Adopting the Mindset of a CEO
Harvard Business Review recently featured an article entitled “How Managers Become Leaders.” The article’s main premise follows: Few leadership transitions are as challenging as the move from running a function to running an entire enterprise for the first time. The focus of leadership passages changes and require them to develop new skills and conceptual frameworks.
Michael Watkins, author of the best-selling “The First 90 Days: Critical Success Strategies for New Leaders at All Levels,” remarks the transition into an enterprise leader requires shifts in the mindset of the leader. He proposes Seven Seismic Shifts. Here there are:
SPECIALIST TO GENERALIST: Understand the mental models, tools, and terms used in key business functions and develop templates for evaluating the leaders of those functions.
- Initially, the new CEO falls into a classic trap of overmanaging the function he or she knows well and undermanaging others due to lack of comfort level and confidence.
- CEOs’ need to
- Make decisions that are good for the business as a whole
- Evaluate the talent on their teams.
- CEOs must recognize the managerial subcultures.
- Leaders must speak the language of all functions and translate for them when necessary.
- Must know the right questions to ask the right metrics for evaluating people (understand what excellence means for each function)
ANALYST TO INTEGRATOR: Integrate the collective knowledge of cross-functional teams and make appropriate trade-offs to solve complex organizational problems.
- Must manage and integrate the collective knowledge of those functional teams to solve important organizational problems.
- Difficult initially to balance the competing demands:
- E.g, Sales and Marketing VP wants to aggressively go to market with a new product, while the VP of Operations worried that production couldn’t be ramped up quickly enough to meet the sales staff’s demand scenarios.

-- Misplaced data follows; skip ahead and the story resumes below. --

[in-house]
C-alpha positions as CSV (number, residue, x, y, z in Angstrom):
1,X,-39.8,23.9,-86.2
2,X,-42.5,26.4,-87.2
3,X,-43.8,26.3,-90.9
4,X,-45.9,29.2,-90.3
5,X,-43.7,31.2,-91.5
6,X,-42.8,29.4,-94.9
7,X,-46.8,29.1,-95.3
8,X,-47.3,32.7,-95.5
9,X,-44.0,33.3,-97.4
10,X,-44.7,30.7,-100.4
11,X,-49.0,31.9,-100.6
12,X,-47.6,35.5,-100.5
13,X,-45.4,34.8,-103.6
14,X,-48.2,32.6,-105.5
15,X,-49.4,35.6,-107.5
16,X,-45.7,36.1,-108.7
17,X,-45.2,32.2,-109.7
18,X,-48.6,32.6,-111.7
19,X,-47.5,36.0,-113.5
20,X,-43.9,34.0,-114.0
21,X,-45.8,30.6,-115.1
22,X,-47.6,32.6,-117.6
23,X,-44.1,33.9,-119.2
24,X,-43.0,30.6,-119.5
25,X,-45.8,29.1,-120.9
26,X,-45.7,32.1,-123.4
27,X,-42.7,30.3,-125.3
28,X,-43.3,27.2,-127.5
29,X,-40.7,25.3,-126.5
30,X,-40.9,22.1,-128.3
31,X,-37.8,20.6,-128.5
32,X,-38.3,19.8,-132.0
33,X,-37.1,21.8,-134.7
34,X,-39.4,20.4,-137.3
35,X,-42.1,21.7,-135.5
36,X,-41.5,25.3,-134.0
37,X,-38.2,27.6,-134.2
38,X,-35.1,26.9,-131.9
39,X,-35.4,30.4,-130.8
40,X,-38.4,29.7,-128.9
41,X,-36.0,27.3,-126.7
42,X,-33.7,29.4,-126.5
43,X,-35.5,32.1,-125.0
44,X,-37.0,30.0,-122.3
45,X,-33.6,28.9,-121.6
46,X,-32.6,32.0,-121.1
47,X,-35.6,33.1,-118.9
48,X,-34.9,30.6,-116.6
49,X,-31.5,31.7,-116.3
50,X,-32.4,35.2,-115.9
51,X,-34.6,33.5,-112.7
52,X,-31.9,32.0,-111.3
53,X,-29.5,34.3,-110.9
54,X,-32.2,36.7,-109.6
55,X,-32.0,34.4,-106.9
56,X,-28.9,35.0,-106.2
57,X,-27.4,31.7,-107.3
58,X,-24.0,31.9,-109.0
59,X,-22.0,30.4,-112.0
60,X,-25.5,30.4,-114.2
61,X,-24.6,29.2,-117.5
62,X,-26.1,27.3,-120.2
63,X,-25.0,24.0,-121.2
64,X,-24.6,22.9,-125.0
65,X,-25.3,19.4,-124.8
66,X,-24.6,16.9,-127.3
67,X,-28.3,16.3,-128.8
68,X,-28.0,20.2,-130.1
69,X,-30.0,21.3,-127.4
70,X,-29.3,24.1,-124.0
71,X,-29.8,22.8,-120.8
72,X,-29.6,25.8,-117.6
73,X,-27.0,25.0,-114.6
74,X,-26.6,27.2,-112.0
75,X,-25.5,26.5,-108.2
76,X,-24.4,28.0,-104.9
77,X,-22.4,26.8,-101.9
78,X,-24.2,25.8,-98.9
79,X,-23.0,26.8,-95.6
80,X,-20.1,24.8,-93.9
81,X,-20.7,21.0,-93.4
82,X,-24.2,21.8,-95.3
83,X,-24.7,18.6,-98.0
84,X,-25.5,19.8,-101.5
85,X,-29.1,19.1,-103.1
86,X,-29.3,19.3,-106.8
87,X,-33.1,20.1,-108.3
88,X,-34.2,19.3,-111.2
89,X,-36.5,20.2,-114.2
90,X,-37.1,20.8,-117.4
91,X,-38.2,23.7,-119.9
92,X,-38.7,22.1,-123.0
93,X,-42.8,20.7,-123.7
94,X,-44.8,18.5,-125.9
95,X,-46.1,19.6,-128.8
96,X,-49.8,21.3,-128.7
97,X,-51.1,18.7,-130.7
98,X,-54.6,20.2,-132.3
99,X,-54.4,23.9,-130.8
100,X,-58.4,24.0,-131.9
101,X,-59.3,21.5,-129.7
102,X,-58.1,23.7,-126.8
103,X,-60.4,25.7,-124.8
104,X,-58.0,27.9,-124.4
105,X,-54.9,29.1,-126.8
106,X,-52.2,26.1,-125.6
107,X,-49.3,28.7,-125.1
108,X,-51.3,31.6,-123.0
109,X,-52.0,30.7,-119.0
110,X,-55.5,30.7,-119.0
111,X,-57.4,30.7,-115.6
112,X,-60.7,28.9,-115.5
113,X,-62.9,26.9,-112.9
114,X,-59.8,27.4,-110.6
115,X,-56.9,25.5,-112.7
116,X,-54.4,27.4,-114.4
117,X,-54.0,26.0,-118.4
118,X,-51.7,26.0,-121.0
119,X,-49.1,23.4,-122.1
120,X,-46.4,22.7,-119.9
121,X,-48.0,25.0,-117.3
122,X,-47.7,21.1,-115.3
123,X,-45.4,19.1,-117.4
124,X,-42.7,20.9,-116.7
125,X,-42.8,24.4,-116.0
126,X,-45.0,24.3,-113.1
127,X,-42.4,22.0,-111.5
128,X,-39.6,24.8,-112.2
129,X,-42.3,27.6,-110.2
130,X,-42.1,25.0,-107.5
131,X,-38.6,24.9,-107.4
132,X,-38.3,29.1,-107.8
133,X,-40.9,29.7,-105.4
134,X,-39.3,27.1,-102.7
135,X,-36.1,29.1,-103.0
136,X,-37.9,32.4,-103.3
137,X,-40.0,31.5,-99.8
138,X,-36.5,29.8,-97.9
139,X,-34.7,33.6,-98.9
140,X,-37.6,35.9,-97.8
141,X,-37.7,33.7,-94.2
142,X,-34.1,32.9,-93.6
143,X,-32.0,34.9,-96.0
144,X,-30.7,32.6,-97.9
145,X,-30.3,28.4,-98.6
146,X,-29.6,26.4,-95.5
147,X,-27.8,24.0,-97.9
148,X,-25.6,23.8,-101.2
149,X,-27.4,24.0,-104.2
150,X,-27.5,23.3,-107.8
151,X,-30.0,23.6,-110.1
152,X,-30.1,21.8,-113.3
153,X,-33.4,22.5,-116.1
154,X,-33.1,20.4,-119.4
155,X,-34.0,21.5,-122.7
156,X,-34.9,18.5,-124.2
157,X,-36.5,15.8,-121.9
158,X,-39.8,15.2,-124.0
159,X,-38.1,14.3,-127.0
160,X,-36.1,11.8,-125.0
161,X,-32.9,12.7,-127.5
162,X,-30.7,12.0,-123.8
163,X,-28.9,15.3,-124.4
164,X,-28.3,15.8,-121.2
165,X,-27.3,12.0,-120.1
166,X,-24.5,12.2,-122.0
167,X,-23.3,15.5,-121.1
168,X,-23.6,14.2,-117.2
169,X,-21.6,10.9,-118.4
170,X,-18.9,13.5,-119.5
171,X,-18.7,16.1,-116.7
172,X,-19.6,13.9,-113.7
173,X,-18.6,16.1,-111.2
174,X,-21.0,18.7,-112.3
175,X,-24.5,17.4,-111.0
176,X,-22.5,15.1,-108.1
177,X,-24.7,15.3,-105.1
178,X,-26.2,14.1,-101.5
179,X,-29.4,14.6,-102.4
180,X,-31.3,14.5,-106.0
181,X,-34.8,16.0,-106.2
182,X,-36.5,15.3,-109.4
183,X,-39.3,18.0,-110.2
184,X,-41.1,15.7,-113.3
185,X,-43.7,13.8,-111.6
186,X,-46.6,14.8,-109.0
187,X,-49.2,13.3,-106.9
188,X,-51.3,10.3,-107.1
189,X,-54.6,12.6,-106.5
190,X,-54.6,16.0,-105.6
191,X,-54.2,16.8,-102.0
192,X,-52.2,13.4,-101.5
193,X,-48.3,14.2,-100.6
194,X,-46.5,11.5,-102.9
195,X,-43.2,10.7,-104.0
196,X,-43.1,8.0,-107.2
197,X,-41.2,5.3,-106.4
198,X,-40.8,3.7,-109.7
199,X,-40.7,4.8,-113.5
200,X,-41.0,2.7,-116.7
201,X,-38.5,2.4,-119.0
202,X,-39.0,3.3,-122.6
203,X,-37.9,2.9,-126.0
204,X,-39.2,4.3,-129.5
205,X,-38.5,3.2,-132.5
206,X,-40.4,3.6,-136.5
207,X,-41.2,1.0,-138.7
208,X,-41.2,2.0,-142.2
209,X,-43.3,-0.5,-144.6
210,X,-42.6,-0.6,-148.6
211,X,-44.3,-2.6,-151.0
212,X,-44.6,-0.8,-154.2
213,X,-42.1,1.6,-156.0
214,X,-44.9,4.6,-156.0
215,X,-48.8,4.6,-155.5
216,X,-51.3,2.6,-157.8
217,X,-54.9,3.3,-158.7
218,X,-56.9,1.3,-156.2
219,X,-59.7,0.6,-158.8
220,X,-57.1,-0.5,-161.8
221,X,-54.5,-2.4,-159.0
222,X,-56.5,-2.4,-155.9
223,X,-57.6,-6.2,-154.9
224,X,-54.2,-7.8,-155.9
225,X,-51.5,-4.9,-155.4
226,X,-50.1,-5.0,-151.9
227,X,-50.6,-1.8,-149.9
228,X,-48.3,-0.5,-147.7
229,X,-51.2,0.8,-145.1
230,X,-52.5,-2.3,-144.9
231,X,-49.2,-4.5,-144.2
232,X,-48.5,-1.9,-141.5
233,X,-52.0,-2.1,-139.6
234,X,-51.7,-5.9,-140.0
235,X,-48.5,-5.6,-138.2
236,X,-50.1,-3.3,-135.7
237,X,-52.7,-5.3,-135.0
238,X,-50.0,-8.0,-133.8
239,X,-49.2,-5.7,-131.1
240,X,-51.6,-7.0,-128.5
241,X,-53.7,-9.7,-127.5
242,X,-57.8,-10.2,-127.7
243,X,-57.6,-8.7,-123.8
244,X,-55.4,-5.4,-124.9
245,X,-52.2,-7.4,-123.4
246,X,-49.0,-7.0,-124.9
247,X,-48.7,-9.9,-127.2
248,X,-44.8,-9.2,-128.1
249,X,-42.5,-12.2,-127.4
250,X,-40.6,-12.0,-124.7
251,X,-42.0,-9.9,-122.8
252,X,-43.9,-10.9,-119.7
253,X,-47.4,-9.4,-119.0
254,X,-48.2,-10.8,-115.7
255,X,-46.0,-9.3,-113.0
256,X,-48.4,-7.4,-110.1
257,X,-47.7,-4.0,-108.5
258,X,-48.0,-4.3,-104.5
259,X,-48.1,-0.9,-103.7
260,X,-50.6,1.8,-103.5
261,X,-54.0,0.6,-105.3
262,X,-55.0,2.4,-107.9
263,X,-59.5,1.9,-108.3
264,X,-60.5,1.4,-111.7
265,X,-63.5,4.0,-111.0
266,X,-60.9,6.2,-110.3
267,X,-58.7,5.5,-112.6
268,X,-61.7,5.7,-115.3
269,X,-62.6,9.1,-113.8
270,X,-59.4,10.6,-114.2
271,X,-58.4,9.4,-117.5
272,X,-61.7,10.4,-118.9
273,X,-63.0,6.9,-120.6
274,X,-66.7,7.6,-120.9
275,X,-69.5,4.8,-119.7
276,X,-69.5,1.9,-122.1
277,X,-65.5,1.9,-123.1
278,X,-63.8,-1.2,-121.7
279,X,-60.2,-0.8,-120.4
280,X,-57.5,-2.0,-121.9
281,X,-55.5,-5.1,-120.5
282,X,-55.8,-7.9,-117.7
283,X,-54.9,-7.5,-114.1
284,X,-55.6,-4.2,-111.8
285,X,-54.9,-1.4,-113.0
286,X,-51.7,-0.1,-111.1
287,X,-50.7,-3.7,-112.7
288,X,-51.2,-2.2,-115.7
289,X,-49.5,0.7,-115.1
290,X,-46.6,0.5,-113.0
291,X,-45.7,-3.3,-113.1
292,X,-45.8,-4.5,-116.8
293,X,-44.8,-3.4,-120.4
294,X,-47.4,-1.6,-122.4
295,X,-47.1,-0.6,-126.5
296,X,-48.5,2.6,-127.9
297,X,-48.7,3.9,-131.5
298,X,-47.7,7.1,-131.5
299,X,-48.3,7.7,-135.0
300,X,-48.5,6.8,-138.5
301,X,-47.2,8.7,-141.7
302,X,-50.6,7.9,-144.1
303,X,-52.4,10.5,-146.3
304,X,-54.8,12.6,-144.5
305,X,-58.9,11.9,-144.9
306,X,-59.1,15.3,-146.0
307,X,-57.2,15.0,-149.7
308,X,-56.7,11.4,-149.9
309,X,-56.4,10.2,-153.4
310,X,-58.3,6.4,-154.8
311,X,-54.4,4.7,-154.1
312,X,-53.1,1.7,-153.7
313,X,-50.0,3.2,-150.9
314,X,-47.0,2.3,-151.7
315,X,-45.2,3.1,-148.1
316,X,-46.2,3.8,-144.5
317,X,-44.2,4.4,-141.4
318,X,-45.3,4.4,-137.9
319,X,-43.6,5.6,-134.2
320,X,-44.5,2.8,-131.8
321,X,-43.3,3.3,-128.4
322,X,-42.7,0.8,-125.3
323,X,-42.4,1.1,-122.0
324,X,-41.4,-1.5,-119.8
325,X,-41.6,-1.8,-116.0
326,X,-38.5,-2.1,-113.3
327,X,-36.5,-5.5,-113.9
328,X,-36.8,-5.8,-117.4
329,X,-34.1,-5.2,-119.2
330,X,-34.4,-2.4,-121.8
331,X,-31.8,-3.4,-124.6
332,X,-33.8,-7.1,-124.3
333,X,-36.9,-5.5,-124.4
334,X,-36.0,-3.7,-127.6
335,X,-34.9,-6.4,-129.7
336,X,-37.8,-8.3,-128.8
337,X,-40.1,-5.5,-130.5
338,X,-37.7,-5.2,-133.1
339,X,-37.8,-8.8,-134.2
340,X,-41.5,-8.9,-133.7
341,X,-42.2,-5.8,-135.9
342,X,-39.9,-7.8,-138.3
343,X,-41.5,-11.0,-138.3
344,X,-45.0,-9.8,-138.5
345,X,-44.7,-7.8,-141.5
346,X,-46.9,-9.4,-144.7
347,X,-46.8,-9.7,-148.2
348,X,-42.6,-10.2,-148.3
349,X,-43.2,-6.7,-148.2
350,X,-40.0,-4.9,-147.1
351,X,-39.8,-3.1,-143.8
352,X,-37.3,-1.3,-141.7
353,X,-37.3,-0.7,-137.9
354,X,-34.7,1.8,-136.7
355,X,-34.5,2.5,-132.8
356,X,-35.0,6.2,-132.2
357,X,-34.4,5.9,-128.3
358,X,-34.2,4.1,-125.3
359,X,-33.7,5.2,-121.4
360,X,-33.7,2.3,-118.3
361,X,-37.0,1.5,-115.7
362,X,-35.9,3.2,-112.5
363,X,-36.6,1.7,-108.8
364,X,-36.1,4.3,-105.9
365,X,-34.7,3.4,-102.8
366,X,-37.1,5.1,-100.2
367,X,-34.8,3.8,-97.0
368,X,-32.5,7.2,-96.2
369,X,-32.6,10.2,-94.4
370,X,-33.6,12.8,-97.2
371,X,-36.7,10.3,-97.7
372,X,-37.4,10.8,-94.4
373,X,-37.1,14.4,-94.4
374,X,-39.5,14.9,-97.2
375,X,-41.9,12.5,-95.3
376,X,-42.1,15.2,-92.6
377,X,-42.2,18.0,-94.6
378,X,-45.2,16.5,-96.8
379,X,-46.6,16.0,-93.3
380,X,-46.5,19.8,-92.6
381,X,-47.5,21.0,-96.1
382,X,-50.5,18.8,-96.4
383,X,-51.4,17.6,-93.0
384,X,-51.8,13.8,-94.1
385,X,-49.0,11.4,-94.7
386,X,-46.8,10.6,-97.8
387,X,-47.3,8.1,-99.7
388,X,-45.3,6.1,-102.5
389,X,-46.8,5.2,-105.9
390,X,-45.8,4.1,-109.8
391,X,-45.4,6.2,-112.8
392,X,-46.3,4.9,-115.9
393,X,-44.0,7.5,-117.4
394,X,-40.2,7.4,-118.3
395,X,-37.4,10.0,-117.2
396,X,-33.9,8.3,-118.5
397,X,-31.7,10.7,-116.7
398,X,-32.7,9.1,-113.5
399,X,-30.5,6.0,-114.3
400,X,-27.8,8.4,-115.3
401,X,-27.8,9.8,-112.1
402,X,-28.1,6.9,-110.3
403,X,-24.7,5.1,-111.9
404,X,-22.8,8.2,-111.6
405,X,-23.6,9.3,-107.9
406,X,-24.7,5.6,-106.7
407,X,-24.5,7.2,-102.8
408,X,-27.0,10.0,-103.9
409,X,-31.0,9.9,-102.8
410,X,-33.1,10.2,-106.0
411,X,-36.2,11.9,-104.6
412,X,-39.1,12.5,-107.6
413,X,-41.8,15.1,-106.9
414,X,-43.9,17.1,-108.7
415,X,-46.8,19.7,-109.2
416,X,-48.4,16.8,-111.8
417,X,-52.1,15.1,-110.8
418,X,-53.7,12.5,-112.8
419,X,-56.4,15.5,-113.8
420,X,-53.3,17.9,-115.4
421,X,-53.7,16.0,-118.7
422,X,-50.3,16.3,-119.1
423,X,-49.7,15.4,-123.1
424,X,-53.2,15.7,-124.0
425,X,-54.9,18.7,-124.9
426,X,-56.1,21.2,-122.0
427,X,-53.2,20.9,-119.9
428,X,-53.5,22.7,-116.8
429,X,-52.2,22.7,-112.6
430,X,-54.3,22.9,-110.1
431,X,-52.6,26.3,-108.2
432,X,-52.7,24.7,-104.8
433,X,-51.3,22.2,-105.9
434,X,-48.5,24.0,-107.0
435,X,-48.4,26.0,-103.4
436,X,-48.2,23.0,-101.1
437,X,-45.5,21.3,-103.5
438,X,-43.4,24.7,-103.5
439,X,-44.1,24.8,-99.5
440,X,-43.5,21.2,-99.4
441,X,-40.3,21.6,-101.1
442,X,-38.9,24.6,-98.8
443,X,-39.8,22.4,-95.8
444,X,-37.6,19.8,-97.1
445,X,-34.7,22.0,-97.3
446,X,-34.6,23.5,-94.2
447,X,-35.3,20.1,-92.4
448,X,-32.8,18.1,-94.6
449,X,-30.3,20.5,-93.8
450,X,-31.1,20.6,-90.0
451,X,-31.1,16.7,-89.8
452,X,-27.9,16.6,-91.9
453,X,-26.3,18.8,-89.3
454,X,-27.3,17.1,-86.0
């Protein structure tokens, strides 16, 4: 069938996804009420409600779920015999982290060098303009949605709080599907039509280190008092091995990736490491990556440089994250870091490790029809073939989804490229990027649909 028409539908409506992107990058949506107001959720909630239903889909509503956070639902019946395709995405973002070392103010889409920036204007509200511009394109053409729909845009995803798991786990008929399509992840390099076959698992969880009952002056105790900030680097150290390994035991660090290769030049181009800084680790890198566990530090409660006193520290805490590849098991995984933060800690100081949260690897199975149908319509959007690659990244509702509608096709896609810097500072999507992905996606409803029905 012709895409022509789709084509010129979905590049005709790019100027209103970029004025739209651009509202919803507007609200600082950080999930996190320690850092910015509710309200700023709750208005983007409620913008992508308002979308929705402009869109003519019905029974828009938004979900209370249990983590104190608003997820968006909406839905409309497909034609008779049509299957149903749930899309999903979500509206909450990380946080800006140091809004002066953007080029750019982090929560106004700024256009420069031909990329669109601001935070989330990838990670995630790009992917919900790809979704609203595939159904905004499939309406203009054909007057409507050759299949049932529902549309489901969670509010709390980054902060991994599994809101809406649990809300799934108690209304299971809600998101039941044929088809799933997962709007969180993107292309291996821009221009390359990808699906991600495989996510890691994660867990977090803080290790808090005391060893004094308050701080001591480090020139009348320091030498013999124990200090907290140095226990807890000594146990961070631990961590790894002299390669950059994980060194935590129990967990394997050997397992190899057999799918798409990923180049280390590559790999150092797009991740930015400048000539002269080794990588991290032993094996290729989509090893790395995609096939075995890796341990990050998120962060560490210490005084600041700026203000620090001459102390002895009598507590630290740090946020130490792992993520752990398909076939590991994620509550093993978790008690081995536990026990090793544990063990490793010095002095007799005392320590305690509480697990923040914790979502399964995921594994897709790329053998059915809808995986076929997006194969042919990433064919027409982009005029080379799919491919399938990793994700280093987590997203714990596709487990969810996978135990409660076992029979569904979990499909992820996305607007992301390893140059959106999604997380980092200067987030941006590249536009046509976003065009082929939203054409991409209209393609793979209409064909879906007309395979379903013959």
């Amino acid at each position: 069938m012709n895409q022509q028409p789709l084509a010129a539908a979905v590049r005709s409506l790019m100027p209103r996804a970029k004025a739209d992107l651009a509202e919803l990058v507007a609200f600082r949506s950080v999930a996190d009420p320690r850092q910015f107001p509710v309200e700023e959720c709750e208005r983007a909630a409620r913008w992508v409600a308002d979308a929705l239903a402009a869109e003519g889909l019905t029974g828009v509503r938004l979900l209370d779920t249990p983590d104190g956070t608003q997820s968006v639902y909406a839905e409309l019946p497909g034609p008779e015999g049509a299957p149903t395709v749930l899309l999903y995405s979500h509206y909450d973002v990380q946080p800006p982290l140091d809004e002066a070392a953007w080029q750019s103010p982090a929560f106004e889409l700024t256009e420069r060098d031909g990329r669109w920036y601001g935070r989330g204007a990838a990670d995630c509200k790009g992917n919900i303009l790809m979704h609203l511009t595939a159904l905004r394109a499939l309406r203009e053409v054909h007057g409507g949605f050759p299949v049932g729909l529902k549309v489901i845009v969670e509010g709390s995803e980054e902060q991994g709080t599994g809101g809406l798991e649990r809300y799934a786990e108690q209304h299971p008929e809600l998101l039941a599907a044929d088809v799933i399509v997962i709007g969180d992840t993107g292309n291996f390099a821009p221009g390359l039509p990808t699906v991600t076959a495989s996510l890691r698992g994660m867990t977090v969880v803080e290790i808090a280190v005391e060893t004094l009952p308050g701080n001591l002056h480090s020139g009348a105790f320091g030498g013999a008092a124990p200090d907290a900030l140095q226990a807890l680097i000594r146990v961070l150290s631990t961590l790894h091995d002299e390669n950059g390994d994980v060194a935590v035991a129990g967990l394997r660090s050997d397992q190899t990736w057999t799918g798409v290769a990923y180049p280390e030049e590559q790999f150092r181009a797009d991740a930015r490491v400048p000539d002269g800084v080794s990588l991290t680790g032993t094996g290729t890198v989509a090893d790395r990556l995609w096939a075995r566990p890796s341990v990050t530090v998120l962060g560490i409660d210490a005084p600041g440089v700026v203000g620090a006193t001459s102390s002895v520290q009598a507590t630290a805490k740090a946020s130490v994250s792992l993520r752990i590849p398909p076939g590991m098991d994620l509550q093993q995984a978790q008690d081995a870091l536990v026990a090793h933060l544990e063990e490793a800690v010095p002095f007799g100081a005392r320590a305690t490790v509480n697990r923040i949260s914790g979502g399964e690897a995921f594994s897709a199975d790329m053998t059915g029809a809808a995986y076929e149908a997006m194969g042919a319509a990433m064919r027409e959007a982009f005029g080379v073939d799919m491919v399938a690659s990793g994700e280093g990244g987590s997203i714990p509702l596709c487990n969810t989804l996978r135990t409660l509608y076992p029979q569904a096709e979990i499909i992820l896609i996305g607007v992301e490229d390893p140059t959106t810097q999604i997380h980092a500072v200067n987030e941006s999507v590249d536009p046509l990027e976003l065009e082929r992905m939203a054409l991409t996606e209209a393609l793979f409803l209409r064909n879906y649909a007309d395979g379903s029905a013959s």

- Focus is less on analysis and more to do with understanding how to make trade-offs and explain the rationale for those decisions.
TACTICIAN TO STRATEGIST: Shift fluidly between the details and the larger picture, perceive important patterns in complex environments, and anticipate and influence the reactions of key external players.
- Being tactical is seductive being immersed in the myriad details of the business
- Must adopt a strategic-mindset. But, how?
- Level Shifting: ability to move fluidity among levels of analysis – to know when to focus on the details, when to focus on the big picture, and how the two relate
- Pattern Recognition: ability to discern important causal relationships and other significant patterns in a complex business and its environment – that is, to separate the signal from the noise.
- Mental Simulation: ability to anticipate how outside parties (competitors, regulators, key members of the public) will respond to what you do, to predict their actions and reactions in order to define the best course to take.
BRICKLAYER TO ARCHITECT: Understand how to analyze and design organizational systems so that strategy, structure, operating models, and skills bases fit together effectively and efficiently, and harness this understanding to make needed organizational changes.